Tuesday, April 17, 2012

How To Behave Around a Deaf Person

How (to) Behave Around (a) Deaf Person? 



It was a certainly a learning experience for Stu to live with a Deaf person when we first moved in together. Aside from my Deafness; our relationship was pretty normal and just like everybody else....except that we had to come up with different ways to overcome certain obstacles! 

The biggest obstacle was to get my attention when I was not looking at Stu.

Even though I am profoundly Deaf, I still retain some hearing in my left ear (about 30-40% hearing left), and I am able to hear loud noises. More often than not, when I am intensely focused on something such as working on my blog post, reading, or crafting; Stu has a tendency to dog-whistle at me which scares the bejesus out of me or he sneak up behind me to tap on my shoulder, with an intention to get my attention, only to cause me jump good 2 feet up in the air. Tired of being scared out of my wits because I am not expecting to hear a loud noise or a tap on my shoulder and to turn around to see a person right there by me, I ask Stu to sit down for a lesson called......

HOW TO GET A DEAF PERSON'S ATTENTION

  1. Flashing the light switch up and down 
  2. Slowly approach a Deaf person especially if her back is to you, turn around to face her, and tap on the table or stomp foot on the floor for vibrations to be felt by a Deaf person (Also pretty good for Deaf-Blind). 
  3. If the room is crowded then use a third person nearby to wave or tap to get attention. 
  4. Hand waving 
  5. Throw a soft object, such as a wadded up piece of paper, at a Deaf person's back. 
  6. DEFINITELY DO NOT RANDOMLY WALK UP TO A DEAF PERSON AND TAP ON THE SHOULDER. 
The next obstacle was maintaining eye contact. 

EYE CONTACT WHILE TALKING

In the hearing world; to look more than several seconds at a person's face can cause some sense of discomfort because hearing people are unaccustomed to having to look at each other's faces for lengthy period of time unless if they are attracted to each other. If a person is staring at your face without breaking away eye contact then you probably will find yourself feeling awkward.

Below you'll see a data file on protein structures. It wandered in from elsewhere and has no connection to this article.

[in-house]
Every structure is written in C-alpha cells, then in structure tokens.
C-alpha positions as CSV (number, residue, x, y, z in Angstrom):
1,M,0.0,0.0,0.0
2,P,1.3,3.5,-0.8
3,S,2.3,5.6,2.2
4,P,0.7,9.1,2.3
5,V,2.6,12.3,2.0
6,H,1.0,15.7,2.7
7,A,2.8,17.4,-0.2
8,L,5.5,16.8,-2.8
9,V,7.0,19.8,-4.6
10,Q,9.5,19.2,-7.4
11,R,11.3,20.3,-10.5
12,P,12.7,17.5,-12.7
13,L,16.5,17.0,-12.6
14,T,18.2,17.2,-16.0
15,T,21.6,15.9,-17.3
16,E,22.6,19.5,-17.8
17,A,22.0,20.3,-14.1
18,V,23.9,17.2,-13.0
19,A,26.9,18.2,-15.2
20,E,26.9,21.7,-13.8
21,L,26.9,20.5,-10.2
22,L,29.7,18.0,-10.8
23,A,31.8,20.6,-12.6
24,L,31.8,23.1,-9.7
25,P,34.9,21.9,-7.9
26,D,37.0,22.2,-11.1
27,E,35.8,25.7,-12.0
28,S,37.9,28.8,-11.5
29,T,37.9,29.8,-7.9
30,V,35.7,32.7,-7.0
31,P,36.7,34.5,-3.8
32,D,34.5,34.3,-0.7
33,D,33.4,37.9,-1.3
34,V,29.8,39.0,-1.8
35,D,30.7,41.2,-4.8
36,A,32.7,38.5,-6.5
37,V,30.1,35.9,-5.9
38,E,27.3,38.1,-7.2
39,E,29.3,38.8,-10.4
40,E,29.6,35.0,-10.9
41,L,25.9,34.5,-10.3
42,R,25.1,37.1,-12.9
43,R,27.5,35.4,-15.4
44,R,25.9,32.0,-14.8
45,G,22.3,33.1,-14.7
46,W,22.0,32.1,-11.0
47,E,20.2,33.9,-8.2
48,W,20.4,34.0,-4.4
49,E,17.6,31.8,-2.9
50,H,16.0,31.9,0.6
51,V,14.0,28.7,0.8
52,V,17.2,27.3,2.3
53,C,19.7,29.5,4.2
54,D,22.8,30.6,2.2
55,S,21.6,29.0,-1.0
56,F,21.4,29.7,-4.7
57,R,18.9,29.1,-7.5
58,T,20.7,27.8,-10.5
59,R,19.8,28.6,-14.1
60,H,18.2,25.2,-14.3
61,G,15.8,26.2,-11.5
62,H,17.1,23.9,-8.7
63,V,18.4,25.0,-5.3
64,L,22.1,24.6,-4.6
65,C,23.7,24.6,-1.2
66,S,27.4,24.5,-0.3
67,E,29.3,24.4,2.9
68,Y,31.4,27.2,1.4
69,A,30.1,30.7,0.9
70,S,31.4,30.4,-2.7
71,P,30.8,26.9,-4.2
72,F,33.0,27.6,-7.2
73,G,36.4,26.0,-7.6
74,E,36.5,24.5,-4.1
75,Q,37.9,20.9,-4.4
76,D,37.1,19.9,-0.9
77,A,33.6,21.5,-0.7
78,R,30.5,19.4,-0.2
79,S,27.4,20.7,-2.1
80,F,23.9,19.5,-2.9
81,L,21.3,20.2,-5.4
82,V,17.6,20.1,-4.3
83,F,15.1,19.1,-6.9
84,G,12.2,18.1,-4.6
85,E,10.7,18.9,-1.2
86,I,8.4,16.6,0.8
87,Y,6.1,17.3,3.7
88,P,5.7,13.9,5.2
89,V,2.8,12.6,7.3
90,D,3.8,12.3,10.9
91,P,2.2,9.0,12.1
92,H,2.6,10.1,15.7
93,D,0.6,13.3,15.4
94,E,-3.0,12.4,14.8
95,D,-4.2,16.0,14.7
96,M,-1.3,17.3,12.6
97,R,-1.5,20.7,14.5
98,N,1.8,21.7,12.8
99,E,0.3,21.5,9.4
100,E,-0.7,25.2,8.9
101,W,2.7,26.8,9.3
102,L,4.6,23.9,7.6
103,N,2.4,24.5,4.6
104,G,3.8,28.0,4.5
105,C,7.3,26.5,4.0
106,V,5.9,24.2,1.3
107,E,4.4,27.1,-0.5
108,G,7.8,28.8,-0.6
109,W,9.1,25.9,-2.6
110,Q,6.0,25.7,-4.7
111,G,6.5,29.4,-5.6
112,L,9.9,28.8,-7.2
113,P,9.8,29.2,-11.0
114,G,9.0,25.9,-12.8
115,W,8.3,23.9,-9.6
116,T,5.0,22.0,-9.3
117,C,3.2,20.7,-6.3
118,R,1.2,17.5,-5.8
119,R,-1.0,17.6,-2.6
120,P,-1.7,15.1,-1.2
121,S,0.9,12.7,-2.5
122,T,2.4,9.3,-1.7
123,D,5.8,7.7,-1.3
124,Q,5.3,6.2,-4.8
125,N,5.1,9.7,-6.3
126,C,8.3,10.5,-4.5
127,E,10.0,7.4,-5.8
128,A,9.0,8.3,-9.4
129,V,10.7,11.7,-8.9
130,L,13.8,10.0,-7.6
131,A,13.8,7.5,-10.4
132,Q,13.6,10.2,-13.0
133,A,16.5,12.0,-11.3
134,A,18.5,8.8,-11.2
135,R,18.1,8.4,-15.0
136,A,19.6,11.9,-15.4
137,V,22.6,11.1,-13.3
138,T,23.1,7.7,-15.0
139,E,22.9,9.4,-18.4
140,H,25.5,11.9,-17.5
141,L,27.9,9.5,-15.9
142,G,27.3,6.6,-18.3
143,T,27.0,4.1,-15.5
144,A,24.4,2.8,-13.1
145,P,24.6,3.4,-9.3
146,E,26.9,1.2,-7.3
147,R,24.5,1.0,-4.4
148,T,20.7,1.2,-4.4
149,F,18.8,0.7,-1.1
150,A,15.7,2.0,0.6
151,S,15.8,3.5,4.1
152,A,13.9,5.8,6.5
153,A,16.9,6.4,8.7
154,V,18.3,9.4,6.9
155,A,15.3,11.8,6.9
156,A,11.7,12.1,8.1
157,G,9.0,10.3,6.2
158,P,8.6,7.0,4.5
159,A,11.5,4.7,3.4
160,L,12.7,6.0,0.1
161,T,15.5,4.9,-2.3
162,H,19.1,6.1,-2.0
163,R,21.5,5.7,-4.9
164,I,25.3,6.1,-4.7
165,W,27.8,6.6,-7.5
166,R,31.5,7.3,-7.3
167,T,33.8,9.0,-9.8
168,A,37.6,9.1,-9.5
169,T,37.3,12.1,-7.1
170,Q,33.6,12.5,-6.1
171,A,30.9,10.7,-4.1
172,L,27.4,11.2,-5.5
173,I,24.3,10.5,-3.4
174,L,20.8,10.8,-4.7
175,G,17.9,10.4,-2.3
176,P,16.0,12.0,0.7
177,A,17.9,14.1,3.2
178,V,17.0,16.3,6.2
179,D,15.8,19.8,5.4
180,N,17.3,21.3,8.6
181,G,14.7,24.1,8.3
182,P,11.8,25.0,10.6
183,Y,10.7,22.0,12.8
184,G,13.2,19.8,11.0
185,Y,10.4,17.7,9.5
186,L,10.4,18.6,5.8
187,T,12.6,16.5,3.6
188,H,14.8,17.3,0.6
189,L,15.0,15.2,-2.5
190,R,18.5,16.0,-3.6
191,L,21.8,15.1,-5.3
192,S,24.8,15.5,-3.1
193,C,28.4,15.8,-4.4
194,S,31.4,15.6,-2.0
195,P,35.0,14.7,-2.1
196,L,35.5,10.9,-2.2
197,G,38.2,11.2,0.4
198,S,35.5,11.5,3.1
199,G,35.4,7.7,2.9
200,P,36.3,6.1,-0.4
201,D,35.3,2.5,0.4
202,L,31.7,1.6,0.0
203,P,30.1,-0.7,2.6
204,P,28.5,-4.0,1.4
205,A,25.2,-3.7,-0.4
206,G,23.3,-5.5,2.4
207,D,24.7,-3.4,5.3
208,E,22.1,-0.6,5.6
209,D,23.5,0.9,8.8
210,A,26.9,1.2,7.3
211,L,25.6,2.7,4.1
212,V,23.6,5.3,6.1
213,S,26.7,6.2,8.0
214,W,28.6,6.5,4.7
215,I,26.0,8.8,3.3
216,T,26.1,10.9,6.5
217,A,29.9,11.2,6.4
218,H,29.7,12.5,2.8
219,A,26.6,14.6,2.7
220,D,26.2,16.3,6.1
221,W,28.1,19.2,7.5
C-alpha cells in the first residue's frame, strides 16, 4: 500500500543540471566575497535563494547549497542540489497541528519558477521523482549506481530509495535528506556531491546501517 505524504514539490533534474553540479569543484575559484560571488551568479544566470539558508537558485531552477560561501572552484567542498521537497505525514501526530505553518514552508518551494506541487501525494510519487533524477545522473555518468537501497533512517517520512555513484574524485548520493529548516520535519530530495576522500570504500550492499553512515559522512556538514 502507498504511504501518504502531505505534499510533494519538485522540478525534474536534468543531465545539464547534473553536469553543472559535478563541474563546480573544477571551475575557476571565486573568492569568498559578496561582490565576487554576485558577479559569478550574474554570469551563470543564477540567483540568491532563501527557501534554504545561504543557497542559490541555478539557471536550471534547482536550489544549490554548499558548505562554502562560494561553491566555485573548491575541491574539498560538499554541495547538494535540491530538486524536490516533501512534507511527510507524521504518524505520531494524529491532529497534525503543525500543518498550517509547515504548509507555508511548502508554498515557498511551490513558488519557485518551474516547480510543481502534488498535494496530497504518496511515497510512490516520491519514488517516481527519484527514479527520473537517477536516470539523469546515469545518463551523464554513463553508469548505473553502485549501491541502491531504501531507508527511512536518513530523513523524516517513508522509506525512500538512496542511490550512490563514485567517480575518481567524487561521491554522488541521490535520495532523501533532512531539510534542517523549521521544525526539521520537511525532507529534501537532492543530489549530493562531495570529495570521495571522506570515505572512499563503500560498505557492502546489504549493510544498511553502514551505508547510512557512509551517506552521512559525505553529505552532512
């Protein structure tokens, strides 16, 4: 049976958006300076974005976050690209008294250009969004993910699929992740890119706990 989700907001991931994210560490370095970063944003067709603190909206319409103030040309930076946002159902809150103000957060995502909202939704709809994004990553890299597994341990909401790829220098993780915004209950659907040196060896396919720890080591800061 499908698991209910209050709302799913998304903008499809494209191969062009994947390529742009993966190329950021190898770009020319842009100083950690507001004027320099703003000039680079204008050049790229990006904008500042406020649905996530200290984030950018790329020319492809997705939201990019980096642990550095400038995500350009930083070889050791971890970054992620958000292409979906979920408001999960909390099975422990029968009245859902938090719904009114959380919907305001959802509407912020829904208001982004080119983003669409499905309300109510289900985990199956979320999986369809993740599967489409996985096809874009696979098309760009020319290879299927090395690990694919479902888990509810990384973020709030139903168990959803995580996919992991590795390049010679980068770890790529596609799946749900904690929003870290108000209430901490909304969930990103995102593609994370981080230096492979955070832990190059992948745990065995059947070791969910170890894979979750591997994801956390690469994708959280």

In Deaf world; it is not how it works. To look at person's face/eyes doesn't mean you are attracted to that person or to cause awkwardness. It is a VITAL form of communication especially among signers. Deaf people pick up nuances of facial expressions that is easily missed (eyebrow raising, corner of the lips twitching, opening mouth, eyes widening or narrowing, cheeks pulled in or poofed out, and many more subtle features that is read on the face). 

Stu had to learn this really quickly. Initially, Stu felt silly to be looking at my face and trying to watch my signs. He knew he had to wait until I was done signing before breaking eye contact or getting up to retrieve something. To break eye contact while I was still signing considered a HUGE FAUX PAS in Deaf world. It was not only Faux Pas, but also very rude. Fortunately, he picked it up pretty well. 

Lastly, the final obstacle was greeting upon meeting other Deaf person. 

PHYSICAL GREETING

There is one thing that I have to constantly adjust from Deaf world to Hearing world or vice versa is physical greeting. In the hearing world; it is not often required to express a physical greeting other than handshaking. A verbal expression of greeting is often sufficient. 

In Deaf world, a greeting is like a party. 

Oh, you're Deaf too? 

Yes, I am Deaf. Are you? 

Yes, I am! That's great! 

Then we are hugging or patting each other on the back or grasping handshakes rather than polite little handshake. We all are grinning and smiling. There is an instant connection among strangers. I love this and it is one of my favorite thing about Deaf culture. More often than not, when I see other Deaf person; we tentatively ask each other if we are both Deaf then once we find out the answer, yes we are both Deaf....and we are talking like we have been friends for years. Never mind that I have only met that person a few seconds ago! 

Stu is often taken aback by this because this is so drastically different than his culture behavioral norm. He is always amazed how Deaf people, from other states or countries, fall into an ease of chatting and physical greetings. 

This is often how we can tell if a person is hearing or Deaf--just by observing their behavior of their cultural norms.

How we all behave makes a world of difference especially in Deaf World. 


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